And, there was one such text recently that meant just a wee bit more than the others.
I’ve talked about my twenty-something sons a bit in this space, but generally speaking I try to give them their privacy. Can you imagine being a young guy whose mom is a career coach? I know it’s a bit much (because they’ve told me!).
But I did have a very happy moment a couple of weeks ago when my youngest texted me: “I got the offer! I think I’m going to take it.” This was after nearly a year of doing all the “right” things. Taking that first, but not great, job to pay the bills when he graduated. Networking, applying, networking more, honing his interview skills, hitting some rough patches, and keeping at it until he found a job that he thought would be a good next step.
Yesterday was his first day – Yay! Intellectually, I know he’s got it, he knows what to do. But as I awoke, bleary-eyed in the morning, I realized we hadn’t even talked at all about his first day, his first week, or his first few months. And the mom in me felt like I had to do something– giving me the subject for this newsletter!
So, Ethan, congratulations! And if you’re still reading, here are a few tips…
In your first few days:
- Arrive 15-20 minutes early. Observe the arrival routines. Do people go around and greet each other? Chat for a while? Or get right down to business?
- Request a sit down with your direct supervisor to discuss their preferences. What are their priorities? What should you tackle first? Do they want questions as they arise, or do they want you to keep a running list?
- Make getting to know your co-workers and their roles a priority. Find out how long they’ve been with the organization. Ask what they think is most important for you to be successful. How can you help them
In the first week:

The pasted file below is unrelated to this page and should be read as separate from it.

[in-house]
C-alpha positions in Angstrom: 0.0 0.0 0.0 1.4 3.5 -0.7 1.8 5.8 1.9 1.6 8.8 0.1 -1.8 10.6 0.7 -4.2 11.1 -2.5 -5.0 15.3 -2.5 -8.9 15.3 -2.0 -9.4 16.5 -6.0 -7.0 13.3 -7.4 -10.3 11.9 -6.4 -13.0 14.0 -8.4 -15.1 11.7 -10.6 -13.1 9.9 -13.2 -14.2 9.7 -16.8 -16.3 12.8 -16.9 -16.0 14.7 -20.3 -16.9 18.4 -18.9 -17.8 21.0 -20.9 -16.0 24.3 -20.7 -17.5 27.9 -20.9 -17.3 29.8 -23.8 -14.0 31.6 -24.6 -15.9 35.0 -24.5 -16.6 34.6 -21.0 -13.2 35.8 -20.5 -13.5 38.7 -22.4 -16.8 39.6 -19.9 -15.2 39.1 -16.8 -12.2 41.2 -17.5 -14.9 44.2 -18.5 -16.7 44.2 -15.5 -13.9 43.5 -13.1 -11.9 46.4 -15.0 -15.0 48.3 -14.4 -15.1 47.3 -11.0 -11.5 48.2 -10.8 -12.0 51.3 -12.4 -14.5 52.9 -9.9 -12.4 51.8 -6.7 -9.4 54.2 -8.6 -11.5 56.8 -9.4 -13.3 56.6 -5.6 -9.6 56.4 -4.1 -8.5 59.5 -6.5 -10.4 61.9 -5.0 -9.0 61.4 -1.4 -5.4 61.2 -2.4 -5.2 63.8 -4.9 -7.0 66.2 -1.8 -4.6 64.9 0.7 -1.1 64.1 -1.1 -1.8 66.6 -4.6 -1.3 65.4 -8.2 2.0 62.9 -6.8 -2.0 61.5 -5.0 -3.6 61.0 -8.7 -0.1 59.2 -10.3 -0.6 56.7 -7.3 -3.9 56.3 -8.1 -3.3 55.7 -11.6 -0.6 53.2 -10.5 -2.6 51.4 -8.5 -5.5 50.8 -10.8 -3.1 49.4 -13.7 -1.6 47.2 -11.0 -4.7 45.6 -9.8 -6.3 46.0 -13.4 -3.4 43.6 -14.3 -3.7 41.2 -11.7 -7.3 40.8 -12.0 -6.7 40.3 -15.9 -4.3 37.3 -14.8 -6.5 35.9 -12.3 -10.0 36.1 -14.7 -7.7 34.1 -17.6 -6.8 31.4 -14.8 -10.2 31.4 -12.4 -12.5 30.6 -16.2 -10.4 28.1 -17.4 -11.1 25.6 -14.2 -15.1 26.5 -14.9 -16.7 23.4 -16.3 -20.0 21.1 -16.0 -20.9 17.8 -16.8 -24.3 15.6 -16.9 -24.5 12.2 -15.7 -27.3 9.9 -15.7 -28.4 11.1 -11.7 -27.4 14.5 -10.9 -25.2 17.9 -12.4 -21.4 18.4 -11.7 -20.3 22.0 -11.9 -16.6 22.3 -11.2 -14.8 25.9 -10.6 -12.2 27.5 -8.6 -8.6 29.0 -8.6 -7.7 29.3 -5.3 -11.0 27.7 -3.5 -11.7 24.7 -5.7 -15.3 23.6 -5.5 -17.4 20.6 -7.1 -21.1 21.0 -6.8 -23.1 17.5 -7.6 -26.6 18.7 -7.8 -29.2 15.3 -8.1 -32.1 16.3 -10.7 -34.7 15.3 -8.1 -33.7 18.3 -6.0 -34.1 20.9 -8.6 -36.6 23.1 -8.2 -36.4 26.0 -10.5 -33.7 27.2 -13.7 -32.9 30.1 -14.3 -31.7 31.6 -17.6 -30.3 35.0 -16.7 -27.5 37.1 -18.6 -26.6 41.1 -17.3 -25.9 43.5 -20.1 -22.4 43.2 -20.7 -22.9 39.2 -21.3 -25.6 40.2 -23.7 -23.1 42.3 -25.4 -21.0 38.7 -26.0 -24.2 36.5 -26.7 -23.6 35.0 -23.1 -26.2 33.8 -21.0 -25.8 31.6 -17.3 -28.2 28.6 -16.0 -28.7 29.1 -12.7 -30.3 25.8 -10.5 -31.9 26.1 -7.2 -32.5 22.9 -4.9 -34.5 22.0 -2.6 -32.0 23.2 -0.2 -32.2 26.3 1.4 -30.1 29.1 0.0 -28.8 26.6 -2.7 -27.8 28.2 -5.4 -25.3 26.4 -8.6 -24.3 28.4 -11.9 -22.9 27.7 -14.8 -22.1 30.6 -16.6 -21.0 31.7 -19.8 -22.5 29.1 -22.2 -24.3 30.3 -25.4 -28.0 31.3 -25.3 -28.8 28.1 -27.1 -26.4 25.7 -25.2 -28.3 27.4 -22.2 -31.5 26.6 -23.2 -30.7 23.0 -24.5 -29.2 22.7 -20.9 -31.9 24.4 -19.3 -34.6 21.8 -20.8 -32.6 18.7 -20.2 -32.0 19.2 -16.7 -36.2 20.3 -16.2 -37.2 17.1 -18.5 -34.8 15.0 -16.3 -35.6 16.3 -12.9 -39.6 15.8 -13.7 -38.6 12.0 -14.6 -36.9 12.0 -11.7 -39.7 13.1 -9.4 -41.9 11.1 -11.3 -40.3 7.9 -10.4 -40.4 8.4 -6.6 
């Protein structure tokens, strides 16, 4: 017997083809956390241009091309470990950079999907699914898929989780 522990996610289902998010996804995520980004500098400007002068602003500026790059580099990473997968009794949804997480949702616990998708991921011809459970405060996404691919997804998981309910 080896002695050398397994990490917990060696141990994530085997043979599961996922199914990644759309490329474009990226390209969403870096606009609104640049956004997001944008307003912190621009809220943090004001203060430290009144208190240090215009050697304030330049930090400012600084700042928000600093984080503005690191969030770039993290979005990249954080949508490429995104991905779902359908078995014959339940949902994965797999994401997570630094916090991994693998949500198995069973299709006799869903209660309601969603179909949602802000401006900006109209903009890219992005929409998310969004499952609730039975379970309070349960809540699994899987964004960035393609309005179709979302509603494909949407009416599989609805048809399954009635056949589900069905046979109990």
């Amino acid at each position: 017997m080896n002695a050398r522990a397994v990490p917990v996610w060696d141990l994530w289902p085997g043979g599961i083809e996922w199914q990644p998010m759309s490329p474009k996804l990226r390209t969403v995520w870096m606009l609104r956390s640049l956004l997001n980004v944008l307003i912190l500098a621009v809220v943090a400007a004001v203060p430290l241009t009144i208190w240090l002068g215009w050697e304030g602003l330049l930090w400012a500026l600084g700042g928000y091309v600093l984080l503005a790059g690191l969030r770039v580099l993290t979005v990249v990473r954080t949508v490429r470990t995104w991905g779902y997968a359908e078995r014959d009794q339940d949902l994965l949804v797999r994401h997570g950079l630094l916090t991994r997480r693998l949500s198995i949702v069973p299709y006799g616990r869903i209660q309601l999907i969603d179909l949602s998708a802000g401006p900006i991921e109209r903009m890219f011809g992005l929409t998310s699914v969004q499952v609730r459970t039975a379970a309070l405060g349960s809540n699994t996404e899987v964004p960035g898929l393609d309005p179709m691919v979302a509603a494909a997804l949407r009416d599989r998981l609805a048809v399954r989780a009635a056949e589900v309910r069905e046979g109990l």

- Figure out everything related to your schedule – arrivals and departures, lunch protocols (Do people go out together? Eat at their desks? How long do they take?) Follow your co-workers’ lead. If in doubt stay longer and do more.
- Ask for work. Often managers don’t want to overload you, and sometimes the training is proscribed. But if not, don’t sit around. Pitch in and show you can deliver value immediately.
- Ask questions – keep a running list, and ask around – “Who would be the best person to talk to about X?”
- Don’t make snap judgments – you know nothing yet!!
In the first month:
- Assess yourself. Are you getting up to speed? Are you overwhelmed? Do you have any concerns?
- Make an appointment with your supervisor. Ask them how you’re doing so far. Do they have any concerns? Let them know how you are doing and ask for help if you need it. This early communication may seem awkward, but remember you are developing a relationship and you need to play your part!
In general, resist being drawn into existing dramas, sides or cliques. You still know nothing, and there is often more to a story than may be immediately apparent. Expressions like “Oh” and “I see,” are your friends. Try not to draw big conclusions or make judgments as you adjust. And remember it is an adjustment. It’s going to take a while for you to relax and feel yourself. You’ve got this!